Luke Jennings – The Observer
From the moment of his first entrance, it’s Ball’s show. As well as being an assured technician, he’s a dance actor of real charisma. As the Swan, he’s dangerous and commanding, all sinew and hissing aggression; and as the Stranger he’s as disdainful as he is sexually predatory, cutting a ruthless swath through the female courtiers before finally, to the prince’s excruciating distress, battening vampirically on to the Queen.
To ballet regulars, Ball’s performance will come as no surprise. Fast-tracked by the Royal Ballet, he has made promising inroads into roles such as Albrecht (in Giselle), Crown Prince Rudolf (in Mayerling), and Romeo. But here he really cuts loose, revelling in the physical and dramatic nuances of the role, and in the extremes of the characters he portrays. It leads one to wonder whether classical ballet, and the Royal’s increasingly abstract repertoire, is a radical enough canvas for his talents.
Matthew Bourne approached me, but I think I put it out there, that this was something I was hungry to do. The Swan is such an iconic role for male dancers, but I never thought it would happen this soon. You don’t miss an opportunity like this.
Anna Winter – The Stage
Newly-minted Royal Ballet principal Matthew Ball triumphs in the dual role of the Swan and the Stranger, the latter an irresistibly pheromonal figure in leather trousers who whips up sexual disruption in Act II. As the former, Ball’s muscular intensity and creaturely otherness is combined with a fine haze of classicism, an easeful elevation that sets him apart from his feral flock.
Zoë Anderson – The Independent
For this revival, The Royal Ballet’s Matthew Ball makes guest appearances as the Swan. He’s a wild thing, unpredictable and alien, with fluid, sensuous upper body movements and a sense of the swan’s heft and dangerous power. Yet there’s also a sense of vulnerability in his duets with Liam Mower’s Prince, wonder and discovery on both sides. And as the Stranger – Bourne’s equivalent to the ballet’s Black Swan – Ball is teasing and predatory, a gatecrasher whose upending of protocol thrills the Prince even as it torments him.
Hanna Weibye – The Arts Desk
Special mention goes to Matthew Ball, a Royal Ballet principal making his debut as the Swan/Stranger, who is lithe, sexy, tender and dangerous, particularly as Act III’s Stranger (the Odile role) sowing discord among the party-goers with his simmering bad-boy sex appeal and leather trousers. Liam Mower’s Prince (pictured above left) is a heart-rending lost boy, making the situation of this privileged prince a much more universal story of growing up and desperately wanting to stretch your wings beyond the iron confines of Mother and the nest.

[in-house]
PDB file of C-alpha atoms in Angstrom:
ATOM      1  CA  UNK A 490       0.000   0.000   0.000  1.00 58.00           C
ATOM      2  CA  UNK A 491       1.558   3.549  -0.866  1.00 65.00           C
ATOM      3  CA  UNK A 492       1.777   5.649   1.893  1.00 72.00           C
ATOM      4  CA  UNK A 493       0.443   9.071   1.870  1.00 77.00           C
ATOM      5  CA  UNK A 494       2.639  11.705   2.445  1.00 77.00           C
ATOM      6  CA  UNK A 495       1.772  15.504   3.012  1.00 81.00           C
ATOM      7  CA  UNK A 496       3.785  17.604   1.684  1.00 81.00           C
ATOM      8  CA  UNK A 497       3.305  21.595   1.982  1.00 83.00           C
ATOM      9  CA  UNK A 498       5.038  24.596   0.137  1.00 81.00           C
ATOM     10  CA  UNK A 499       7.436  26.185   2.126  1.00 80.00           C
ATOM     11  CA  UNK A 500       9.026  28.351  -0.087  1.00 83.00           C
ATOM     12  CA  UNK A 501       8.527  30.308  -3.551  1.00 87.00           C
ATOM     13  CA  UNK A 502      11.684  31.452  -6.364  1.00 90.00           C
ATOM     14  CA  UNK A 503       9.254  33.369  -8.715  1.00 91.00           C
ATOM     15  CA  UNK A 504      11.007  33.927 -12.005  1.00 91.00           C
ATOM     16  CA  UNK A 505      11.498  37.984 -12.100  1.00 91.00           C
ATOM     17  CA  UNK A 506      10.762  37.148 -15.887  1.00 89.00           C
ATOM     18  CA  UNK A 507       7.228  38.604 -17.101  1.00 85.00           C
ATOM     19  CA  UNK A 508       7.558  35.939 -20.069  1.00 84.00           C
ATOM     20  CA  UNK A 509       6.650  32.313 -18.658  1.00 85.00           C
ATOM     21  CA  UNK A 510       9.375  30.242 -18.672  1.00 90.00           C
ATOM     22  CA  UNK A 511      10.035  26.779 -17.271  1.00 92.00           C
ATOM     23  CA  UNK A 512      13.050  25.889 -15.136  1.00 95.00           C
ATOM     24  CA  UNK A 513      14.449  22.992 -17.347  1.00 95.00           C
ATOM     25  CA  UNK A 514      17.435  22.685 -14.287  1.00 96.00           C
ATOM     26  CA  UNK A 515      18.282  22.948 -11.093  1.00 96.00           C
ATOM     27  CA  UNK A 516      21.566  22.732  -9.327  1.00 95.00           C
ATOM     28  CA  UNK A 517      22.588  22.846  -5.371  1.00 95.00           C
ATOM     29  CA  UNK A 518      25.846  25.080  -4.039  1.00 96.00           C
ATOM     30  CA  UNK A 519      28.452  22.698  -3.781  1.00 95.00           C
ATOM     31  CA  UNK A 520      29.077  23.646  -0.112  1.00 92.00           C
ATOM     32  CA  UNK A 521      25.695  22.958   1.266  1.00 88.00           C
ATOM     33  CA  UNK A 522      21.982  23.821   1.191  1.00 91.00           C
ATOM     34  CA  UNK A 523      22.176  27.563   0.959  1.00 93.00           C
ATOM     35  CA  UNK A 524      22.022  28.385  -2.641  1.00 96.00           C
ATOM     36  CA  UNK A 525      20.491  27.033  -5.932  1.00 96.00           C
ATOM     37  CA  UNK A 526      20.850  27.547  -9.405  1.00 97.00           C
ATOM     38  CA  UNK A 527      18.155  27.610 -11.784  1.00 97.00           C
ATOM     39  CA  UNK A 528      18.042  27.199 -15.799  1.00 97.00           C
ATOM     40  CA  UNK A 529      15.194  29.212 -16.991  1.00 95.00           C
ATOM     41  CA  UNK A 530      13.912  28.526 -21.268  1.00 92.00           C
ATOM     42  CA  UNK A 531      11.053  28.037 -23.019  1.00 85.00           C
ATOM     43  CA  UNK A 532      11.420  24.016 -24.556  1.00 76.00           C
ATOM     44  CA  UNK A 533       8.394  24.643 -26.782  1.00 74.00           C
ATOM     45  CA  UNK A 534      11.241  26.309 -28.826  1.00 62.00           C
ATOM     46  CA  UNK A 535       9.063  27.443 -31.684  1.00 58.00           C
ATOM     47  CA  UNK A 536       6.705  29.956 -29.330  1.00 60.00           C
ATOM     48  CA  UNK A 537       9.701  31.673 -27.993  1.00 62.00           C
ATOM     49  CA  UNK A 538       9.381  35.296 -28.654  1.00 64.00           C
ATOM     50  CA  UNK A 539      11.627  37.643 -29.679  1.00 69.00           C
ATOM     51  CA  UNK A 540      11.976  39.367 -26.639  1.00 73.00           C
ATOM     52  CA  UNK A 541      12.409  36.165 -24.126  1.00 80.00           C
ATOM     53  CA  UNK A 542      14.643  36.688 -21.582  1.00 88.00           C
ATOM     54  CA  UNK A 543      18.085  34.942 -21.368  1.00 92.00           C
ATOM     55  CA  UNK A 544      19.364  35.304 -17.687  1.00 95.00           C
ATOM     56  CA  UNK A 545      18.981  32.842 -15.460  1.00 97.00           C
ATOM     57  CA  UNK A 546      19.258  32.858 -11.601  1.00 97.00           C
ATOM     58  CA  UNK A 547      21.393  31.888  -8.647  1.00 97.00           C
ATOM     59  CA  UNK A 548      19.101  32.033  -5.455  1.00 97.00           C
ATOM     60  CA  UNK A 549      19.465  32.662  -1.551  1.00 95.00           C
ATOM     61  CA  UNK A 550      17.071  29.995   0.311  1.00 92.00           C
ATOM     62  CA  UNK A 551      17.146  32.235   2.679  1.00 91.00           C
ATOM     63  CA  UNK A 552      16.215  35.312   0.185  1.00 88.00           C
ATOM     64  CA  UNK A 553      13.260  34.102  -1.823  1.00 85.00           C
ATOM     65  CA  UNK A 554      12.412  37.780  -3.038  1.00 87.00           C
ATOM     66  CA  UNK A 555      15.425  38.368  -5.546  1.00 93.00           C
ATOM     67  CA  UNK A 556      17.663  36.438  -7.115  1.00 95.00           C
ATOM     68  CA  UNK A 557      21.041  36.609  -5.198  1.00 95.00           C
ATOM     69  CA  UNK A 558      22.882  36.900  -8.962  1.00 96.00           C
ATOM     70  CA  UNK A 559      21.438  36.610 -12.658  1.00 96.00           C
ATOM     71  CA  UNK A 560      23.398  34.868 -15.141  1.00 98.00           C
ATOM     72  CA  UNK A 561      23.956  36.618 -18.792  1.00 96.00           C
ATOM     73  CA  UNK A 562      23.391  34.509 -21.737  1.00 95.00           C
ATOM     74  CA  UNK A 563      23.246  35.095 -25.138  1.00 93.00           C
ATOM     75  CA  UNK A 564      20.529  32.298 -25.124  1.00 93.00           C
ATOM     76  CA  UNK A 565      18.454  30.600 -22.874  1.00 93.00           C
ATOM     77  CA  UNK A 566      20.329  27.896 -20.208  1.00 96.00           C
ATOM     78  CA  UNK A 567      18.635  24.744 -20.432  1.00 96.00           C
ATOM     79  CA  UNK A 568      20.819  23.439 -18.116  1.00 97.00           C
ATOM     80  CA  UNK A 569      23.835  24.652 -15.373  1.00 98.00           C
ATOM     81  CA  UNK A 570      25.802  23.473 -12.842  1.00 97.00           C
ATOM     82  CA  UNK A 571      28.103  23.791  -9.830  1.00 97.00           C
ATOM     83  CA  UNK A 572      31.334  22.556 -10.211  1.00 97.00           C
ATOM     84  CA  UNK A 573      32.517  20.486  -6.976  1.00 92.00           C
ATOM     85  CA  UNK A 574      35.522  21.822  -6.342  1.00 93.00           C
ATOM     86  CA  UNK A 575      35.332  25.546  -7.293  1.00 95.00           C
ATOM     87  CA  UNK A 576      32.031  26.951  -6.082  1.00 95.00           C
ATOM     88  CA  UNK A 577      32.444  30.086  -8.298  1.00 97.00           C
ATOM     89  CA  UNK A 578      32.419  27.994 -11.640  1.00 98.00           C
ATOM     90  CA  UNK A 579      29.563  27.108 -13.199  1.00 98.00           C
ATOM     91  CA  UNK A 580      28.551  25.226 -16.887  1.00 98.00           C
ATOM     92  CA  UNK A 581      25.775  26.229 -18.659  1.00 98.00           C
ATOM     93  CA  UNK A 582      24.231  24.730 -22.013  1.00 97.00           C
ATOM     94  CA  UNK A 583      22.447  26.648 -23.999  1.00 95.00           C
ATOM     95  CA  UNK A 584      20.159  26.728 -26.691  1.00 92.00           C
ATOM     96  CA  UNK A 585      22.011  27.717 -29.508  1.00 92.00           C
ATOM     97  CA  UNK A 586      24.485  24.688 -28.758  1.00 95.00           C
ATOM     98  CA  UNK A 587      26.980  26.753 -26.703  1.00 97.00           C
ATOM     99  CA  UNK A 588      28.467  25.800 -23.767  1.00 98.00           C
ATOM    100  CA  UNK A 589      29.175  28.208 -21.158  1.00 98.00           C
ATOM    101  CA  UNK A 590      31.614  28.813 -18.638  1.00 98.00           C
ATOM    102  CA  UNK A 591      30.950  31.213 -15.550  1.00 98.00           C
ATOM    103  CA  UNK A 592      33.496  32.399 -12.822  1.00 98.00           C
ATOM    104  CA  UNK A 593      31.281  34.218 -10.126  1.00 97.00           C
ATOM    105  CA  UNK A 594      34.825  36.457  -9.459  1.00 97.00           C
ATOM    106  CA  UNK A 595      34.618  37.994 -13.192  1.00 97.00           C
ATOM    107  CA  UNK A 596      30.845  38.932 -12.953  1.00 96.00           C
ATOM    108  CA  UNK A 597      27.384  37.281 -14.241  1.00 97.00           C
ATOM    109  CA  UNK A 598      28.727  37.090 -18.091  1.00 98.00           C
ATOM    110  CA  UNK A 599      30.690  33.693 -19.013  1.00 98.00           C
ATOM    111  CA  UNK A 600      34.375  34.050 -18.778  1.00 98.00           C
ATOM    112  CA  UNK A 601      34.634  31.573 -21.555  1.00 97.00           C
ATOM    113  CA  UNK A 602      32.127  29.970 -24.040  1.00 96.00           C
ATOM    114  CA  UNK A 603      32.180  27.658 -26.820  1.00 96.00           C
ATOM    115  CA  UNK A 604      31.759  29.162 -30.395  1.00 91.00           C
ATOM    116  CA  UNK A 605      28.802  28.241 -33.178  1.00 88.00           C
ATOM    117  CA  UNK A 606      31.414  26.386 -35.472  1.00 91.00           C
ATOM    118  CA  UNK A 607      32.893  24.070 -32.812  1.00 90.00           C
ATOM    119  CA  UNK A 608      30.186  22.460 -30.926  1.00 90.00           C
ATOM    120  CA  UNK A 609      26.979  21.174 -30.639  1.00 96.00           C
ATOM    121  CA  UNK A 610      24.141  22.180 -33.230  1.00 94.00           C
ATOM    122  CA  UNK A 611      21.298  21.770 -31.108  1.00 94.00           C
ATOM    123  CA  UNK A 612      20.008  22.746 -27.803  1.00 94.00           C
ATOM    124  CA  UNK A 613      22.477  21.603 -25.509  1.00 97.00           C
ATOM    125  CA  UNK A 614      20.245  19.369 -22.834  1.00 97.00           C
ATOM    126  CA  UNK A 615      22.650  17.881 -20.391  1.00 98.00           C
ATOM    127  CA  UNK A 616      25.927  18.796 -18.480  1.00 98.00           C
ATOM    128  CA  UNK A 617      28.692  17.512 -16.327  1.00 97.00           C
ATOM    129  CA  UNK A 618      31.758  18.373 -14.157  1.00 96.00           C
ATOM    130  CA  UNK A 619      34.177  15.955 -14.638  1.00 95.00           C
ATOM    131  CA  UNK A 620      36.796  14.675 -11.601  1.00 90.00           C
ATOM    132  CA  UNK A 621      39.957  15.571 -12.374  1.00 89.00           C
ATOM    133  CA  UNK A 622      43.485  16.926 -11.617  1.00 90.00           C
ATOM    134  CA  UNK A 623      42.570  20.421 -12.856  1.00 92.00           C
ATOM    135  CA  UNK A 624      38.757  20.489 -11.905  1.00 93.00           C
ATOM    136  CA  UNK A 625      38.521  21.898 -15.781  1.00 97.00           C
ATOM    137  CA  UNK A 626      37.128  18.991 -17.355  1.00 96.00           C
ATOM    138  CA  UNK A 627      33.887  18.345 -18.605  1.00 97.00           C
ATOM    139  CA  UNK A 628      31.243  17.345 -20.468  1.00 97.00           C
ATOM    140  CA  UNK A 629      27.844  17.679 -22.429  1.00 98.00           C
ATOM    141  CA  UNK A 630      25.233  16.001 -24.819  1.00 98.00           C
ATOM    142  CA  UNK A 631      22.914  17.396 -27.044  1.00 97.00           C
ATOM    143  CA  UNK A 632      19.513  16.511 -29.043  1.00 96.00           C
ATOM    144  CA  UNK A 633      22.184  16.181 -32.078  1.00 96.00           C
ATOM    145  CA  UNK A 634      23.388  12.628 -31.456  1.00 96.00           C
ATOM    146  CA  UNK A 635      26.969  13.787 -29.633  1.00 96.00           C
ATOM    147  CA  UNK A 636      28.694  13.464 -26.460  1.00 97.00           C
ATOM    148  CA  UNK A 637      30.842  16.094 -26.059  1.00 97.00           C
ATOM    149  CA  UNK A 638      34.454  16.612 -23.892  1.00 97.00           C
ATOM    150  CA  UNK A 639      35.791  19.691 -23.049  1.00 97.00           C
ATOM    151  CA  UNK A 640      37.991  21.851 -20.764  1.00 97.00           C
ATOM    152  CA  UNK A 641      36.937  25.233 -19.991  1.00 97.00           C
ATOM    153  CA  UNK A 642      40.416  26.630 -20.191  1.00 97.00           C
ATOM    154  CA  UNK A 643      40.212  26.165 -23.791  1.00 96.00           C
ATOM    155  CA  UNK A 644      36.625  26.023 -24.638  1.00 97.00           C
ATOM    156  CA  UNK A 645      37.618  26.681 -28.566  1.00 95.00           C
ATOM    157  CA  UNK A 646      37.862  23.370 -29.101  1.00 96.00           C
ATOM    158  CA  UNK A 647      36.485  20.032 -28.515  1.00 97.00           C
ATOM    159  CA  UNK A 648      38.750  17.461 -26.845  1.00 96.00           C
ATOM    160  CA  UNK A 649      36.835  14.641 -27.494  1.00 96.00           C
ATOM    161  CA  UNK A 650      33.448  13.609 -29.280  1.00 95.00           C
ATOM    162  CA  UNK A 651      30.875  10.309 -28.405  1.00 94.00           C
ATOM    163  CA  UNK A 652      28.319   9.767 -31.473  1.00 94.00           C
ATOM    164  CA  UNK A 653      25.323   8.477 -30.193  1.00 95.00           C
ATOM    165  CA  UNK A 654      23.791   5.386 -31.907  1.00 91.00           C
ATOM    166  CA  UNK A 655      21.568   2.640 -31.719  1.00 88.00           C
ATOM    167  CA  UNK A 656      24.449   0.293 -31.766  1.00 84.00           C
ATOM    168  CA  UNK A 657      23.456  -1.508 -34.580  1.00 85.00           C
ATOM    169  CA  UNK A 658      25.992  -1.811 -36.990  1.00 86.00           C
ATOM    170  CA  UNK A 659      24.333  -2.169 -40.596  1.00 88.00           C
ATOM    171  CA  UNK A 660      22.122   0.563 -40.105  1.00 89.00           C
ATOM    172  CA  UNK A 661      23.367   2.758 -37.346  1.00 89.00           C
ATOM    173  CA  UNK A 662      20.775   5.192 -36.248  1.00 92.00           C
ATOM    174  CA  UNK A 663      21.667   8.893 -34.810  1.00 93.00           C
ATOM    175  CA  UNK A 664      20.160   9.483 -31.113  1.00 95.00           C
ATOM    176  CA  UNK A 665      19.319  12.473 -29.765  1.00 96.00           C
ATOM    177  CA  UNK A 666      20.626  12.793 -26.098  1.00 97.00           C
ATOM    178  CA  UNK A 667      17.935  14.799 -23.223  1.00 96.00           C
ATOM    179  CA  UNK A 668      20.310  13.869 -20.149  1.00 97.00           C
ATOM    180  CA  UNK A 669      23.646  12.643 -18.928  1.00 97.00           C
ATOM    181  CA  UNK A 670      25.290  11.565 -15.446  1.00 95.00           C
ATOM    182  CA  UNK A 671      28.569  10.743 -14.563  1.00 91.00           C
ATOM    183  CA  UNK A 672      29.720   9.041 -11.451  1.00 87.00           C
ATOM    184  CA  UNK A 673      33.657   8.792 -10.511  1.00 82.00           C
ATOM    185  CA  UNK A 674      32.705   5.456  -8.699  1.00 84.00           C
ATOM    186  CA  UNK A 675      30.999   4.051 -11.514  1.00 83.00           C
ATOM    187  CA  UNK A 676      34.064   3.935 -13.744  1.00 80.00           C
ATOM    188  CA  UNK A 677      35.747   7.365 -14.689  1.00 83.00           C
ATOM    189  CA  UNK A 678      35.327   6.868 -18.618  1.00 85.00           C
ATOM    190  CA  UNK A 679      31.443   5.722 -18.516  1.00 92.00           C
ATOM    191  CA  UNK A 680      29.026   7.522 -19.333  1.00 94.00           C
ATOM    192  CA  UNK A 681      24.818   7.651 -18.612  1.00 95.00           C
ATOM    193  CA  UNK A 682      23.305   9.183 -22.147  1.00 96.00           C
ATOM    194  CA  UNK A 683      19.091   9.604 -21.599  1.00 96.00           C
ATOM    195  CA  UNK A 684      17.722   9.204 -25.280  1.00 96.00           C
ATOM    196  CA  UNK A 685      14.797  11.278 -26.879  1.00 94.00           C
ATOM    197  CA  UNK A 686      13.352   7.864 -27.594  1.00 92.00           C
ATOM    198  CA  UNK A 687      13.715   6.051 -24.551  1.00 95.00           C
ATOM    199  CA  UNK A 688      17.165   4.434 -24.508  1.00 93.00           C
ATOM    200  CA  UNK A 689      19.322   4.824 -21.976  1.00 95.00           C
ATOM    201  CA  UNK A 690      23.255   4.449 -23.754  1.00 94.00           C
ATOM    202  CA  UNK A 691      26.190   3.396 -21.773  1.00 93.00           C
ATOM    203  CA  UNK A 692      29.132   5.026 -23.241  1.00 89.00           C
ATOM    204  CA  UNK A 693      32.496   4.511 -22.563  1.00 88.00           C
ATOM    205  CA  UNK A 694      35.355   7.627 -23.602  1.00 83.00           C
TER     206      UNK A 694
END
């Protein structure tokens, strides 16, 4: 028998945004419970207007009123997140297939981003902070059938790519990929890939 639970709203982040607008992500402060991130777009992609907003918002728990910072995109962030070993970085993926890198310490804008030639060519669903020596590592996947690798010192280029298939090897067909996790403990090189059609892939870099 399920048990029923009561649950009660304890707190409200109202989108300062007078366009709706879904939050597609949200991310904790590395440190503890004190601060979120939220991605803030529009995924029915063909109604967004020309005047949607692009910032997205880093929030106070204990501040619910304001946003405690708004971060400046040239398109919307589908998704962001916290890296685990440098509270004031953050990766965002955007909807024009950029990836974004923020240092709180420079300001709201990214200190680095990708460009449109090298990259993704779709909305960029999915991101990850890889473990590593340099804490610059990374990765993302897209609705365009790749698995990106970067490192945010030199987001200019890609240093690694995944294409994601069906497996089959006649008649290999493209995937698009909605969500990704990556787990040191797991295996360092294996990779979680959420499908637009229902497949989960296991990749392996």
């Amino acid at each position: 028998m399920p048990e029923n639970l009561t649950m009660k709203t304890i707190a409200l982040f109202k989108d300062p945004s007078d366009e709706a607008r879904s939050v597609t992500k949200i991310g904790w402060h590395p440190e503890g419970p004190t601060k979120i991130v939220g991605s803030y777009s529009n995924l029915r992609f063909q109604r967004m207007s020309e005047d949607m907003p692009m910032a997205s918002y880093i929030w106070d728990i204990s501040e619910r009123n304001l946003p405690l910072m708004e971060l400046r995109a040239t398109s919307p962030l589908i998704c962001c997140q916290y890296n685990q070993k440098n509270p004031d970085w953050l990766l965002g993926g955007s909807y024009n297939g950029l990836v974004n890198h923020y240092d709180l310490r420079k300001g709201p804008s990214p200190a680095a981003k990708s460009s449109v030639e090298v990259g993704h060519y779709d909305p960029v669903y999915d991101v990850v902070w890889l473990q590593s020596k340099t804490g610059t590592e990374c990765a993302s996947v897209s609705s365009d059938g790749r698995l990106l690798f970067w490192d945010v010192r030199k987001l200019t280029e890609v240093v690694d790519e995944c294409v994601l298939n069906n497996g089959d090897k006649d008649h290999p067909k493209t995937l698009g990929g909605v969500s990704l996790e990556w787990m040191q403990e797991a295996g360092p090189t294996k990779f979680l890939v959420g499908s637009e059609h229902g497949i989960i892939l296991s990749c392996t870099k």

Teresa Guerreiro – Culture Whisper
On press night Matthew Balls’ utterly compelling Swan was matched step for step, emotion for emotion by a remarkable Liam Mower as the Prince.
Ball’s and Mower’s central pas de deux in Act 2 is profoundly moving in the way the wildness of the bird is partly tamed and the despondency of the man gradually turns into uncontainable, glorious joy.
Both the looming menace of the swans and the attraction between man and swan come to full fruition in the ballet’s devastating finale.
Debra Craine – The Times
Matthew Ball, a Royal Ballet principal, led the opening-night cast. He exudes balletic grace (no surprise there) and feral magnetism as the Swan (the Odette figure) and a subtle (perhaps too subtle) sexuality as the predatory Stranger in black leather (the Odile one). Liam Mower is transfixing as the Prince — he’s a heartfelt actor and such a beautiful mover that I wish the Prince had more choreography to show him off. Together they ensured that the sucker punch of Bourne’s heartbreaking fourth act brought the house down.